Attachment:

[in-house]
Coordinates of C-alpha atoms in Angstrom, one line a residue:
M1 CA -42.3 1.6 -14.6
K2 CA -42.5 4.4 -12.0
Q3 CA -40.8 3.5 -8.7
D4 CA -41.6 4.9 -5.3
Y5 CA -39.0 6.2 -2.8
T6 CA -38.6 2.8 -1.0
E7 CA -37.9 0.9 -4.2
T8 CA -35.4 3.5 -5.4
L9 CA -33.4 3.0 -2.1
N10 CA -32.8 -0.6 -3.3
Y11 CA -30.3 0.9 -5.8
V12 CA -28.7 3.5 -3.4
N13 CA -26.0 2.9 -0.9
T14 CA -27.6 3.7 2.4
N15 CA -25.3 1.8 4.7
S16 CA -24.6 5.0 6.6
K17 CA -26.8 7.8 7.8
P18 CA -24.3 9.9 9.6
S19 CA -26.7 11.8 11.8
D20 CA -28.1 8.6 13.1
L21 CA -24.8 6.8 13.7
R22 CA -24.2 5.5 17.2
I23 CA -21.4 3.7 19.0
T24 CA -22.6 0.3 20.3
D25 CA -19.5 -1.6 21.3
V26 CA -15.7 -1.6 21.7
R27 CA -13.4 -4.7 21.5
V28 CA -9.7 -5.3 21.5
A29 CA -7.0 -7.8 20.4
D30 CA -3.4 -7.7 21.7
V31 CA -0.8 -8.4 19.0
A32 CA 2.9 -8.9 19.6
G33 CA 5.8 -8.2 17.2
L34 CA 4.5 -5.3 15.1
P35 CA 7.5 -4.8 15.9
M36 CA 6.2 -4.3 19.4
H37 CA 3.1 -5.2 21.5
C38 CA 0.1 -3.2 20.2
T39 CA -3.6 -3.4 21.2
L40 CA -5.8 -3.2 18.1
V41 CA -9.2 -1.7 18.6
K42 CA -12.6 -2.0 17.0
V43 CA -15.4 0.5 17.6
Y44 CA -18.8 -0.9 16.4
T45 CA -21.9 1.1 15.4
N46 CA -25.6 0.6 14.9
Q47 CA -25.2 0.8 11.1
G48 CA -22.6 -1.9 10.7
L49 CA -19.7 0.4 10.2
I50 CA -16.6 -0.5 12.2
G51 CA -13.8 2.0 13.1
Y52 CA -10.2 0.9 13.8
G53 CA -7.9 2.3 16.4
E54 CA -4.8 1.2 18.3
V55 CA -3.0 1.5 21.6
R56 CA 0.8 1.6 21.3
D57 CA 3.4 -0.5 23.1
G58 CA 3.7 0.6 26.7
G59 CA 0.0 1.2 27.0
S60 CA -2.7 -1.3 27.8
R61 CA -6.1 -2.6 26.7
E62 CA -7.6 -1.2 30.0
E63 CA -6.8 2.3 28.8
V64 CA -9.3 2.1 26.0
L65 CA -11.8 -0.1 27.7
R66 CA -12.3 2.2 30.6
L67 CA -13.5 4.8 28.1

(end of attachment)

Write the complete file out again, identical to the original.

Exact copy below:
[in-house]
Coordinates of C-alpha atoms in Angstrom, one line a residue:
M1 CA -42.3 1.6 -14.6
K2 CA -42.5 4.4 -12.0
Q3 CA -40.8 3.5 -8.7
D4 CA -41.6 4.9 -5.3
Y5 CA -39.0 6.2 -2.8
T6 CA -38.6 2.8 -1.0
E7 CA -37.9 0.9 -4.2
T8 CA -35.4 3.5 -5.4
L9 CA -33.4 3.0 -2.1
N10 CA -32.8 -0.6 -3.3
Y11 CA -30.3 0.9 -5.8
V12 CA -28.7 3.5 -3.4
N13 CA -26.0 2.9 -0.9
T14 CA -27.6 3.7 2.4
N15 CA -25.3 1.8 4.7
S16 CA -24.6 5.0 6.6
K17 CA -26.8 7.8 7.8
P18 CA -24.3 9.9 9.6
S19 CA -26.7 11.8 11.8
D20 CA -28.1 8.6 13.1
L21 CA -24.8 6.8 13.7
R22 CA -24.2 5.5 17.2
I23 CA -21.4 3.7 19.0
T24 CA -22.6 0.3 20.3
D25 CA -19.5 -1.6 21.3
V26 CA -15.7 -1.6 21.7
R27 CA -13.4 -4.7 21.5
V28 CA -9.7 -5.3 21.5
A29 CA -7.0 -7.8 20.4
D30 CA -3.4 -7.7 21.7
V31 CA -0.8 -8.4 19.0
A32 CA 2.9 -8.9 19.6
G33 CA 5.8 -8.2 17.2
L34 CA 4.5 -5.3 15.1
P35 CA 7.5 -4.8 15.9
M36 CA 6.2 -4.3 19.4
H37 CA 3.1 -5.2 21.5
C38 CA 0.1 -3.2 20.2
T39 CA -3.6 -3.4 21.2
L40 CA -5.8 -3.2 18.1
V41 CA -9.2 -1.7 18.6
K42 CA -12.6 -2.0 17.0
V43 CA -15.4 0.5 17.6
Y44 CA -18.8 -0.9 16.4
T45 CA -21.9 1.1 15.4
N46 CA -25.6 0.6 14.9
Q47 CA -25.2 0.8 11.1
G48 CA -22.6 -1.9 10.7
L49 CA -19.7 0.4 10.2
I50 CA -16.6 -0.5 12.2
G51 CA -13.8 2.0 13.1
Y52 CA -10.2 0.9 13.8
G53 CA -7.9 2.3 16.4
E54 CA -4.8 1.2 18.3
V55 CA -3.0 1.5 21.6
R56 CA 0.8 1.6 21.3
D57 CA 3.4 -0.5 23.1
G58 CA 3.7 0.6 26.7
G59 CA 0.0 1.2 27.0
S60 CA -2.7 -1.3 27.8
R61 CA -6.1 -2.6 26.7
E62 CA -7.6 -1.2 30.0
E63 CA -6.8 2.3 28.8
V64 CA -9.3 2.1 26.0
L65 CA -11.8 -0.1 27.7
R66 CA -12.3 2.2 30.6
L67 CA -13.5 4.8 28.1